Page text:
Mar 10, 2015 10:44 PM EDT
About 7 thousands years ago and predating the Egyptians by several thousands of years lived a tribe of people off the coast of Chile and southern Peru lived a tribe of people known today as "the Chinchorro". Like the ancient Egyptians, the Chinchorro used to mummify its dead, creating the oldest known mummies on Earth. But today, these mummies are now threatened by climate change.
Since 1917, hundreds of mummies have been discovered and researchers believe hundreds more are still wait to be found. However, researchers have begun to encounter a problem when finding these mummies. After unearthing, the mummies held at the museum of the Universidad de Tarapacá in Arica, Chile, have begun to degrade and scientists believe this is due to climate change.
Africa is regarded as the driest place on Earth. However, lately experts have noticed an increase in precipitation and humidity. Christopher Burt, a weather historian, wrote in 2013 that, despite Africa's infamous reputation for extreme dryness, official weather records from 1971 to 2000 suggest increasing wetter conditions.
Ralph Mitchel, a Harvard microbiologist who joined Chilean researchers noticed that many of the mummies uncovered in the 1980s were perfectly preserved until 10 years ago, when the deterioration process began to accelerate.
"In the last 10 years, the process has accelerated," Marcela Sepulveda, an archaeology professor at the University of Tarapacá, tells Harvard.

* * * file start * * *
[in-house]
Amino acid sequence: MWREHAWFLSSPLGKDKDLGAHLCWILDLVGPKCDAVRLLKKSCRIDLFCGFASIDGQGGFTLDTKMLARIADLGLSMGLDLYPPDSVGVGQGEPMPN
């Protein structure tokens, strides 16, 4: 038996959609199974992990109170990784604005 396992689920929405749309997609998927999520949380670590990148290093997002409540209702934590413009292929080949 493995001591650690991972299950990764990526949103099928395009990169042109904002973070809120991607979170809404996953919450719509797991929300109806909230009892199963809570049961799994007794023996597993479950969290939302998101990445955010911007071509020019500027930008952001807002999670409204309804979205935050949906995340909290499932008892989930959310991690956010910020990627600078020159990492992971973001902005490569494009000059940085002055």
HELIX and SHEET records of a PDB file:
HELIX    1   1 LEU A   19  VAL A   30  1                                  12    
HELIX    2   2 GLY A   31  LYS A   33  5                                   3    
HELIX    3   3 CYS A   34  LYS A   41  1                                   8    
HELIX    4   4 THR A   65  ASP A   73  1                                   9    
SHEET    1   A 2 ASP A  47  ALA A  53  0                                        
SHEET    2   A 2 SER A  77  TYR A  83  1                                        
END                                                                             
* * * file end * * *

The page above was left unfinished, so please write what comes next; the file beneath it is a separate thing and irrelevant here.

The initial hypothesis was that the increase of airborne moisture had allowed bacteria to start to attack the ancient mummies speeding up the deterioration process. Mitchell's conclusion was that certain bacterial "opportunists" were enabled by more humid environmental conditions.
Besides helping the mummies in Africa, Mitchell has been involved with the preservation of another possible climate change victim: the outdoor marble sanctuary. He noticed that increased precipitation is harmful to many historic marbles that are located in outdoor environments.
The plight of the Chinchorro mummies is just another example of the vulnerability of such irreplaceable cultural artifacts. While it may or may not be the result of human caused climate change, UNESCO World Heritage Center has already raised the alarm.
Even if we don't know for sure as of yet if these changes are reactions to human-caused global warming, the reality remains that some historical artifacts and world heritage sites are in danger due to climate change in general. If we do not find a way to preserve these pieces of history from the changes in the climate they could end up lost to us forever.
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